The Story of Texas Pete: Born in the Appalachians, not Texas



Throughout most of my life, I have held a great affinity for hot sauce — specifically for the 12-ounce bottles of the bright red liquid known as “Texas Pete”.

Though my wife has evolved into a great cook, in the early years of our marriage, I was fortunate enough to have discovered that Texas Pete makes otherwise unpalatable food actually taste good and good food taste great!

Today, you won’t ever catch me eating eggs, hot dogs, steaks, pizzas, or even a baked potato without the incredibly awesome cayenne-pepper hot sauce.

Growing up in the mountains of Southwest Virginia, I always assumed two things about Texas Pete:

#1.) That it came from Texas… I imagine that I wasn’t alone on this one!

#2.) “Texas Pete” is a household product known throughout the United States.

One evening, I arrived just outside of Erie, Pennsylvania, where I’d be staying for a few days in a hotel and as is my custom, I made a quick trip to the local grocery store for a week’s worth of “bachelor food”.  Of course, at the top of my list was Texas Pete.

“Excuse me, mam, where is your Texas Pete?” I asked the lady working in the grocery store, to which she [trying not to “LOL” in my face] responded, “Texas Pete?  Is that even a real product or are you just joking with me?”

An older worker who was passing by overheard our conversation, to which he interjected, “I know what it is, follow me sir…”

As we walked through the grocery store, I soon found myself standing in front of a giant freezer looking at “Texas Toast”.

Long story short — he had no idea what I was talking about either and neither did anyone else in the store!

Indeed, being such a huge fan of Texas Pete, I have come to realize that there are a number of misconceptions concerning this product.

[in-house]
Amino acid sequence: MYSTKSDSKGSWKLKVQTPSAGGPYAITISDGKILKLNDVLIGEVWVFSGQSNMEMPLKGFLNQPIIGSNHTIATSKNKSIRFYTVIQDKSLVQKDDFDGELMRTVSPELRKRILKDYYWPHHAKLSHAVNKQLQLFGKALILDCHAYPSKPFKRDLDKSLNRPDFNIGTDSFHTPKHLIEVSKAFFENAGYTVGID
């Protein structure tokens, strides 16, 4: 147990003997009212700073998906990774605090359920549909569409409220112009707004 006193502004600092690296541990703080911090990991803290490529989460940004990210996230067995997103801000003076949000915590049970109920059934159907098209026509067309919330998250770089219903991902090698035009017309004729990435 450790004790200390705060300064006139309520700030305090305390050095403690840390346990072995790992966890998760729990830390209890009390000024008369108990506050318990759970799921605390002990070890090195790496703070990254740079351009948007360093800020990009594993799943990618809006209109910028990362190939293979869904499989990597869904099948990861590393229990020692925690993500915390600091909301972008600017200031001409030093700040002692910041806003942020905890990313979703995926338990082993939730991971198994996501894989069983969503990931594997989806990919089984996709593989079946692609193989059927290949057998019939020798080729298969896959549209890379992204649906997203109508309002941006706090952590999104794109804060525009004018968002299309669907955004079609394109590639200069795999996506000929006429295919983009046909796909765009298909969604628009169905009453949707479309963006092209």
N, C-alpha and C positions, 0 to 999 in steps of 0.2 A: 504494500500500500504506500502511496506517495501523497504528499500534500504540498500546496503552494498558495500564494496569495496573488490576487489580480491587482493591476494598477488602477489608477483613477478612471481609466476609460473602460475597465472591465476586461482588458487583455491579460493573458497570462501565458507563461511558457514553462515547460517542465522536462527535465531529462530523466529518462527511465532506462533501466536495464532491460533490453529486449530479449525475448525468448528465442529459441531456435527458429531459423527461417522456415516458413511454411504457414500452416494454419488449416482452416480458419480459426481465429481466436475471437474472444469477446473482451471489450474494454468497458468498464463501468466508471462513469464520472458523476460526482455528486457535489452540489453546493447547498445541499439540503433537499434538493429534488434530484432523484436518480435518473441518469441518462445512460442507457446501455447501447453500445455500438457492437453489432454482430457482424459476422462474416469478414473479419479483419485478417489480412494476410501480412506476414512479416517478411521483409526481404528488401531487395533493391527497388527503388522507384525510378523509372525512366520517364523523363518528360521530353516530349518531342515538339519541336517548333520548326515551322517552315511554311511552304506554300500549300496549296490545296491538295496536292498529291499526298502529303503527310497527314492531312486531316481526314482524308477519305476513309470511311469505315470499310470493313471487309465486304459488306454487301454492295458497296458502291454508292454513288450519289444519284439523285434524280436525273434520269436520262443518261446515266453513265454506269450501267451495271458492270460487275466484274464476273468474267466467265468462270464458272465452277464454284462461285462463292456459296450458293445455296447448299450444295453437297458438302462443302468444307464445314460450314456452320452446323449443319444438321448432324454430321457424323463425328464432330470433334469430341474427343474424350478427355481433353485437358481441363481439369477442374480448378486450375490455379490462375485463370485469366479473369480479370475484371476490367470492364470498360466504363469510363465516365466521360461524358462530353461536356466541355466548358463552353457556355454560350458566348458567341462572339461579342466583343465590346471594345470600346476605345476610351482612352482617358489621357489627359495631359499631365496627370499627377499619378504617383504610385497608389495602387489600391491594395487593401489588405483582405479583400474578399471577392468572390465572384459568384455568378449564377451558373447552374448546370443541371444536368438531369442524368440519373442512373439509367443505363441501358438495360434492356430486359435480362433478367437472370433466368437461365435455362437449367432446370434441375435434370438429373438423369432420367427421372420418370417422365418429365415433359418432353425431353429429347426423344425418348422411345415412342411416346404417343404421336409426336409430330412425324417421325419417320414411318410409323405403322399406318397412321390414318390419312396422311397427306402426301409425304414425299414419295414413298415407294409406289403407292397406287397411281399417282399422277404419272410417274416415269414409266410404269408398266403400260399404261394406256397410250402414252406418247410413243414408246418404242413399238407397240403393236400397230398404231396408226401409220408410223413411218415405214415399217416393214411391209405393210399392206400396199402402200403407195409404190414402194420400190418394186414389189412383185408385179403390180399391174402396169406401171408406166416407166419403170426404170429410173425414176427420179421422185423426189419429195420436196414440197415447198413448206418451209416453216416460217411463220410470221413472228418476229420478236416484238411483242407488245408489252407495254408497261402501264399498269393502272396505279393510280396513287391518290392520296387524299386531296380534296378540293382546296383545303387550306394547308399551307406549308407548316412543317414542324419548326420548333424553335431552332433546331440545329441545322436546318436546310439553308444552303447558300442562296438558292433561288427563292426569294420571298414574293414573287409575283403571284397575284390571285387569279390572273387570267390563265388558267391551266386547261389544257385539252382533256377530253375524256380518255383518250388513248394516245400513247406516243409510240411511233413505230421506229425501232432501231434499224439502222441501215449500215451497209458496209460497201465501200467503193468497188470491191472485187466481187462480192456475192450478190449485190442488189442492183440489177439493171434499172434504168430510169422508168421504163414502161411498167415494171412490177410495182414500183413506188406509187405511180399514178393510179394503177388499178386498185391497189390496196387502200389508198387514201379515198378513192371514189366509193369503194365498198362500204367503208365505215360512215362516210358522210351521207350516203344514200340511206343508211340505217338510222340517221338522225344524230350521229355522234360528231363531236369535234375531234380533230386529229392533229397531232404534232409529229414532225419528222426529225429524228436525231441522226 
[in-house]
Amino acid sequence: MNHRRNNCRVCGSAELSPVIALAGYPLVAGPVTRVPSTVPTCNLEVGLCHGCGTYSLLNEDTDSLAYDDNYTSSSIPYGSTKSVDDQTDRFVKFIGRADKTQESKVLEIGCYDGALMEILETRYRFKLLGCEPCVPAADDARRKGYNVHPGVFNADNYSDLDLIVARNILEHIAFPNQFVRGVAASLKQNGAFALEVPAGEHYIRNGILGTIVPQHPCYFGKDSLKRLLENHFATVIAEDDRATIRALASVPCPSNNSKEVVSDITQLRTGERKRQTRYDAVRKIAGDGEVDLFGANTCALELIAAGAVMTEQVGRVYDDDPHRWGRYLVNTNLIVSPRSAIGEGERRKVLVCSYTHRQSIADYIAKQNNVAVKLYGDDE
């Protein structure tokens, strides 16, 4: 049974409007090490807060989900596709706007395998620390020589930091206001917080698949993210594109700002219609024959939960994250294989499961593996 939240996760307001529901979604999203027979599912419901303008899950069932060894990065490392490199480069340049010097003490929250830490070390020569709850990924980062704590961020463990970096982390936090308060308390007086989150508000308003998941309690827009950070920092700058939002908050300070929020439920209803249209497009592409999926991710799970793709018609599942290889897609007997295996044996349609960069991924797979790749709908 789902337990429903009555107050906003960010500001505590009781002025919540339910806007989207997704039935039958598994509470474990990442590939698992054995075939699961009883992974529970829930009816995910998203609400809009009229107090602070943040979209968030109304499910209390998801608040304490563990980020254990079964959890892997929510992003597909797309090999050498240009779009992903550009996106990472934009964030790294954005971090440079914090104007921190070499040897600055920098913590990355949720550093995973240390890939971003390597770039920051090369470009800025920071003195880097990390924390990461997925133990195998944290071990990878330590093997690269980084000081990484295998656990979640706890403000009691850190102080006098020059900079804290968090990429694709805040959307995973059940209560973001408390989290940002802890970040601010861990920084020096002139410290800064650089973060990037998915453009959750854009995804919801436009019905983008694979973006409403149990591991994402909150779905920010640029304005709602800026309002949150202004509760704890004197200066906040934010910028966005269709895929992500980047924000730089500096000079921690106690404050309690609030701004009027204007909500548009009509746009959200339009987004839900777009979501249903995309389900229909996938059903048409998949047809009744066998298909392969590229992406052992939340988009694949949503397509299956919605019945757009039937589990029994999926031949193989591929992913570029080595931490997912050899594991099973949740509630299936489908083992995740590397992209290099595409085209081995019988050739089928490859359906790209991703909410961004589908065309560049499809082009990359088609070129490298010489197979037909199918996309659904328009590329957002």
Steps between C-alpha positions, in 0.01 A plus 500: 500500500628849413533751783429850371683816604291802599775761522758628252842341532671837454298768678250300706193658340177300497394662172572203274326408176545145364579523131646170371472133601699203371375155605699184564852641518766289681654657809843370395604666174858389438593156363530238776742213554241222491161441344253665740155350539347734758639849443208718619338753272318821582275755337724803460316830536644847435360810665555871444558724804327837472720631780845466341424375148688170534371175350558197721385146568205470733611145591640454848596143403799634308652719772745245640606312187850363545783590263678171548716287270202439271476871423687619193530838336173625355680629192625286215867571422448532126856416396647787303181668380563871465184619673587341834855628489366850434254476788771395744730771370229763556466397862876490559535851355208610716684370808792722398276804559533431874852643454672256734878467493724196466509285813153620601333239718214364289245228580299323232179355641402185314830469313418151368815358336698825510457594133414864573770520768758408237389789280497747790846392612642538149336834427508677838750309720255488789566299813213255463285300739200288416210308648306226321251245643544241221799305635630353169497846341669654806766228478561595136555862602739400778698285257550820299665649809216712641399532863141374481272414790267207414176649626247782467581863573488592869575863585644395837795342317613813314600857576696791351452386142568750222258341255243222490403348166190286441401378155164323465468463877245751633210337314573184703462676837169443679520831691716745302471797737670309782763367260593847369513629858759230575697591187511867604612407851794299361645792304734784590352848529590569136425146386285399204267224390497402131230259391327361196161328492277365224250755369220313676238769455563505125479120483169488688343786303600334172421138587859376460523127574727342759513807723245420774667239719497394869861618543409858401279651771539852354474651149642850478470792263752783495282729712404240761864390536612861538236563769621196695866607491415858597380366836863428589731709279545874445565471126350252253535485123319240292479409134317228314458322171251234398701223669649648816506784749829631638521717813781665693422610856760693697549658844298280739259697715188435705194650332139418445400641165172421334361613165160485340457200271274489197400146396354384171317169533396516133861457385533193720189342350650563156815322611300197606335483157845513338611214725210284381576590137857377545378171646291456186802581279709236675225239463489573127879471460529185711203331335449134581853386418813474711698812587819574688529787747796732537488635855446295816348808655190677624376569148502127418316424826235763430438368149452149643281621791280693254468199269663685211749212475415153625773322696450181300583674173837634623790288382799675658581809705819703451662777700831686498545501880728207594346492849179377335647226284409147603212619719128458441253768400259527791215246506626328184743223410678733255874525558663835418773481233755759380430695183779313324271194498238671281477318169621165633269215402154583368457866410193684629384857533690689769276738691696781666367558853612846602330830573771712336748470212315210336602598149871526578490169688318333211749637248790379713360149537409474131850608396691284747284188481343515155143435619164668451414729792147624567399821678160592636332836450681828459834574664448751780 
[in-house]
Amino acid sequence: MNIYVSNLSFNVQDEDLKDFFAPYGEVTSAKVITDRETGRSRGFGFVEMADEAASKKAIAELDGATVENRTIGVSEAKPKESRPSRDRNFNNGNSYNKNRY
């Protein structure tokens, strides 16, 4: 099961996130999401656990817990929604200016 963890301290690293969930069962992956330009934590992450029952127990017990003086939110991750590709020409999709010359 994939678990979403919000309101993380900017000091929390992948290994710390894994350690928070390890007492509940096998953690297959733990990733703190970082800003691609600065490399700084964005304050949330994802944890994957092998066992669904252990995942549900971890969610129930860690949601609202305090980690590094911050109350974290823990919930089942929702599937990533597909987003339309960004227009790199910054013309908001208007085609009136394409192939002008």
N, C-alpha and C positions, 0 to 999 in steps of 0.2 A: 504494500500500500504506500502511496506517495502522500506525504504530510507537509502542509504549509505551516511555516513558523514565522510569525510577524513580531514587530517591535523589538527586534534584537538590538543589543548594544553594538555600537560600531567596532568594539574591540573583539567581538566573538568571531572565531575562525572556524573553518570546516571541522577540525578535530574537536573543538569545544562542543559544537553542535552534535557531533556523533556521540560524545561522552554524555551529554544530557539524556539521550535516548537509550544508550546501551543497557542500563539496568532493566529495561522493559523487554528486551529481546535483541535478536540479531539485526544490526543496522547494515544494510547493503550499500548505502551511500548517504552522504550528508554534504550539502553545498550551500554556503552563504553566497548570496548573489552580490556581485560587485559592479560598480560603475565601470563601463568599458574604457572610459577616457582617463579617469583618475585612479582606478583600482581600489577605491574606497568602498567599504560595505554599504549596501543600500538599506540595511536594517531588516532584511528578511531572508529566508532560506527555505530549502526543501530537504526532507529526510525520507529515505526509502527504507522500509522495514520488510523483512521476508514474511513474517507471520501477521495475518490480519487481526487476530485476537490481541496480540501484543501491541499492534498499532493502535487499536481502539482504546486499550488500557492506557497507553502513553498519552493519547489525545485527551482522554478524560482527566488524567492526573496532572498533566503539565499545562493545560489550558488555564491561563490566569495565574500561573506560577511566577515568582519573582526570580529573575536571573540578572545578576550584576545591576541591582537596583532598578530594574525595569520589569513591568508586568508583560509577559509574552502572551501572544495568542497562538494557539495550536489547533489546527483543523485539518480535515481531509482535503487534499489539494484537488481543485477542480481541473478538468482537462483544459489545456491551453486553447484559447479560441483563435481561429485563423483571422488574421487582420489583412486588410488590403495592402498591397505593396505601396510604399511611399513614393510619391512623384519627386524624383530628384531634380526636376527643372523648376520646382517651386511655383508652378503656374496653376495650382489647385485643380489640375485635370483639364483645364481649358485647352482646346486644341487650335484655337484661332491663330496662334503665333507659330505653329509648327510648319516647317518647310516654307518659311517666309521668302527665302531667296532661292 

To understand the true story of Texas Pete, you’ll have to take a trip back to the year 1929…  Not to Texas, but to Winston-Salem, North Carolina.

According to the company, legend has it that, when Sam Garner and his three sons were trying to come up with a brand name for the spicy new sauce they had created, a marketing advisor suggested the product be named “Mexican Joe”.

The marketer believed that “Mexican Joe” would connote the piquant flavor reminiscent of the favorite foods of our neighbors to the south.

Sam Garner was opposed to the marketer’s suggestion, stating, “It’s got to have an American name!” Sam suggested they move across the border to Texas, which also had a reputation for spicy cuisine. Then he glanced at son Harold, whose nickname was “Pete” and the Texas Pete cowboy was born. Movie cowboys were very popular in the 1930’s, men like Tom Mix and Hopalong Cassidy, representing a sort of universal image of rugged independence and self-reliance, the perfect ideal for a family business trying to survive tough times.

In the years ahead, the brothers would incorporate their business following World War II into T.W. Garner Food Company, as it is known today.

Though the company and its many products continue to change, two things have remained unchanged — they still produce Texas Pete and they’re doing it in North Carolina!

“The current factory, built in 1942 and added onto too many times to count, sits on the original Garner family home site in northwest Winston-Salem. And the legendary Texas Pete, proud of his cowboy heritage but also a proud North Carolinian, continues to thrive!”

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